Published on September 16th, 2016 | by Reporters Desk0
************ ALERT ************ **** WNC Selection Do-Over ****
In August, EmpowerLA used its power of “exhaustive measures” to take over the Wilmington Neighborhood Council’s elections. The decision was due to the council’s failure to have quorum for several months in 2016 and its failure to expend its budget for two cycles.
According to the Wilmington Neighborhood Council’s bylaws the advisory board should be comprised of 24 people. Thirteen people must be present at a board meeting in order for there to be quorum.
A town hall meeting is scheduled for 5:30 p.m. Sept. 28, at Banning High School to select candidates. The candidates will be introduced and the public will vote. Candidate may apply online at http://empowerla.org/2016-wilmington-neighborhood-council-town-hall or in person in person on the night of the town hall meeting
Candidates who apply need demonstrate that they live, work or owns real property in the neighborhood and declare a stake in the neighborhood as a community interest stakeholder. A community interest holder is a person who affirms a substantial andongoing participation within the neighborhood council’s boundaries and who may be in a community organization such as, but not limited to educational, non-profit and/or religious organization.
Of its 24 board seats, voters will be selecting only 10 seats.
“The board gets to select the rest,” said Stephen Box, EmpowerLA director of Outreach and Communications. “We are just helping them with moving forward.”
Candidates can run for any of the 10 open seats which fall into four categories:
- Three seats for those who live in Wilmington
- Three seats for those who work in Wilmington
- Three seats for those who own real property in Wilmington
- One seat for a community interest stakeholder
List of candidates includes:
- Ernesto Aguilar
- Sylvia Arredondo
- Valerie Contreras
- Catherine Familathe
- Sylvia Fontes
- David Gonzales
- Joseph Piñon
- Grant Reed
- Jose Rodriguez
Any stakeholder who is at least 16 years old is eligible to vote for candidates at the town hall meeting. Voters may work, live, own property or have a substantial and ongoing participation within the neighborhood council’s boundaries. They will vote for all seats in one simple ballot.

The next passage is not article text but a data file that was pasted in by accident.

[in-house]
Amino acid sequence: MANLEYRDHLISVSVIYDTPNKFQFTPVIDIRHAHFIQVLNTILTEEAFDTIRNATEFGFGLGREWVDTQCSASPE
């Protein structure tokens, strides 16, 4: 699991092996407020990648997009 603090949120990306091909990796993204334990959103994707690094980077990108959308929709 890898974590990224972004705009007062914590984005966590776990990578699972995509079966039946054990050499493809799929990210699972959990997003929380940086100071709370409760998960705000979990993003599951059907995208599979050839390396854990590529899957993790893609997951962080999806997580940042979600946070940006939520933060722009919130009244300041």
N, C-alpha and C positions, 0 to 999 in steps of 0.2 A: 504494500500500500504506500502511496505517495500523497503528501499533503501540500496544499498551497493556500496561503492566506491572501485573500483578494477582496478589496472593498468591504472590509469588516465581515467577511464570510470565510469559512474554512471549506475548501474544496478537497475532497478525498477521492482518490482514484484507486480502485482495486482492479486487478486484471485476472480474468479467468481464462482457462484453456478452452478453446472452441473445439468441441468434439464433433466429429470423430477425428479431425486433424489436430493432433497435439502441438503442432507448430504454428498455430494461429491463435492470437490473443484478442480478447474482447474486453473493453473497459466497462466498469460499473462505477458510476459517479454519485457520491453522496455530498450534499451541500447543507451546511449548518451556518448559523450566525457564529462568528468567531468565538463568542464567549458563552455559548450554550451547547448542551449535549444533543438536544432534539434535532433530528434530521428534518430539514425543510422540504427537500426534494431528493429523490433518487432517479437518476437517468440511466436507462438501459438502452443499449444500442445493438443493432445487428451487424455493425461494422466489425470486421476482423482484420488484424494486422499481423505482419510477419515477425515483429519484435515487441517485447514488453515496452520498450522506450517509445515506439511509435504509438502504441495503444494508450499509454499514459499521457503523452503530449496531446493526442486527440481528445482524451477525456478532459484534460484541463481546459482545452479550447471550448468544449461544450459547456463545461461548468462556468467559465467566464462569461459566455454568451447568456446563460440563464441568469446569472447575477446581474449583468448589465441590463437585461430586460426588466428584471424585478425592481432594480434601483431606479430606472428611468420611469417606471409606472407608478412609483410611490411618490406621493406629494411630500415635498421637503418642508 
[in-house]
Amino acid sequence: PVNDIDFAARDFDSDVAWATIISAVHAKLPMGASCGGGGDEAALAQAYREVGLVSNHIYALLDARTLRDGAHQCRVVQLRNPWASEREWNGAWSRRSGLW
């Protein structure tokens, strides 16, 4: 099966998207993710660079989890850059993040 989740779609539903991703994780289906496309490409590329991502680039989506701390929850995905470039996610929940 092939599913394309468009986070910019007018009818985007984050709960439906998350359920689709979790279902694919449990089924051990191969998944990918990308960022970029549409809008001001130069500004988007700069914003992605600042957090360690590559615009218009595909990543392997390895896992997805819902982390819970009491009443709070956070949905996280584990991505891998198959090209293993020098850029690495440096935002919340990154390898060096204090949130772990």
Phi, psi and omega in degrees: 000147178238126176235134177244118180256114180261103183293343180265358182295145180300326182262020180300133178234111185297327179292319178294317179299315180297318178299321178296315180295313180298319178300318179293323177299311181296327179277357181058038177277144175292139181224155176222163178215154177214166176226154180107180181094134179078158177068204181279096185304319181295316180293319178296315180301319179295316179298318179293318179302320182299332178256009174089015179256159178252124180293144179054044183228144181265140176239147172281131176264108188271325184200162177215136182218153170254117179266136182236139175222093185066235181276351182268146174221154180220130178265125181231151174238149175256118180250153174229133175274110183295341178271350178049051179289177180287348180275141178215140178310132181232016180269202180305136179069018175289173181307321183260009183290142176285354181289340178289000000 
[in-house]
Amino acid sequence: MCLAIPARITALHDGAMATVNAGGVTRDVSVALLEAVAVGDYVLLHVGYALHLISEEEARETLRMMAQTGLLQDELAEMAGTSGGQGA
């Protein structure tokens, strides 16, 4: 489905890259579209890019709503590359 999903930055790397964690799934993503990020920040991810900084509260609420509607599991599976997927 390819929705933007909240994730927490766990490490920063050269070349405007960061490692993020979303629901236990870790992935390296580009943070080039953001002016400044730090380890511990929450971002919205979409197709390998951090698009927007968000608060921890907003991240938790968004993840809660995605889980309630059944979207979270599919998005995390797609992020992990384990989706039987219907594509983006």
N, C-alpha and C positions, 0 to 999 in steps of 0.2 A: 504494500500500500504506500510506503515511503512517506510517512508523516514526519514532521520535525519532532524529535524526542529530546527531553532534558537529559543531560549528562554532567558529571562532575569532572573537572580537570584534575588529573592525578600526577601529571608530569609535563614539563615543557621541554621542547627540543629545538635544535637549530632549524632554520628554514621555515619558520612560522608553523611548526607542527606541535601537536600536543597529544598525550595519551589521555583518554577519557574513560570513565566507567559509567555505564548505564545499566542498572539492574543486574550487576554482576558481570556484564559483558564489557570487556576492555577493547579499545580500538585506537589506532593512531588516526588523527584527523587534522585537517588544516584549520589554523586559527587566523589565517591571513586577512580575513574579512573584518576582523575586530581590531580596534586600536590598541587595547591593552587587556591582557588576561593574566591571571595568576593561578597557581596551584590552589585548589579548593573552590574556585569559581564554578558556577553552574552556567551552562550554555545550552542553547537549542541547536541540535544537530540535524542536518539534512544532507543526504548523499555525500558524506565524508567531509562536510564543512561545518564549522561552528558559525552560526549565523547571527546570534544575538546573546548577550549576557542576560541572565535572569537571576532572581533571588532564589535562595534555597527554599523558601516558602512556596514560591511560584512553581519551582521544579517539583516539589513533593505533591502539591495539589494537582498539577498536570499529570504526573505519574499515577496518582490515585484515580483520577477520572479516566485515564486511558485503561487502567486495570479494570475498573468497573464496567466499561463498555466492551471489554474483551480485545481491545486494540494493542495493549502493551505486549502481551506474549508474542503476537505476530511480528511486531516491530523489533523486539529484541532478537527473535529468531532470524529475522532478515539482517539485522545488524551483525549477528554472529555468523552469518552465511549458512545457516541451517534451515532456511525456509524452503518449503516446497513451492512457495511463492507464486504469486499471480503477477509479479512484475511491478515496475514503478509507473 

The Problem with the Wilmington Neighborhood Council
The most recent board election, which took place on June 11, yielded the three elected, at-large, board members. But none of the 18 caucus seats were filled, resulting in a loss of quorum.
Sylvia Arredondo said she was only informed through an email from Wilmington Neighborhood Council Chairwoman Cecilia Moreno that due to the decision by EmpowerLA, she no longer was on the board. She said that part of the reason the selection process failed and resulted in a loss of quorum is a lack of outreach to the community. Volunteering is minimal in the board, communication is minimal and even the materials are limited to English-only in a largely Latino community. The result is low voter turnout in a community known for its involvement because community member do not see the neighborhood council as significant or serving to the community.
“There is no true outreach and if there is, when you want to step up, it depends on who you are,” said Arredondo, explaining that often when a younger member wants to do outreach, another board member is sent along to make sure the message is delivered in accordance to the status quo.
Arredondo said that Moreno’s letter stated that Moreno neither agreed or supported EmpowerLA’s decision.
“I honestly feel lost and confused,” Arredondo said. “It’s great that there is a shake up. There could be more transparency and outreach from DONE to let us know what is going on.”
Box said EmpowerLA did send an email to board members and even offered assistance at the most recent meeting.
Time: 5:30 p.m. Sept. 28.
Venue: Woodson Hall at Phineas Banning High School, 1527 Lakme Ave., Wilmington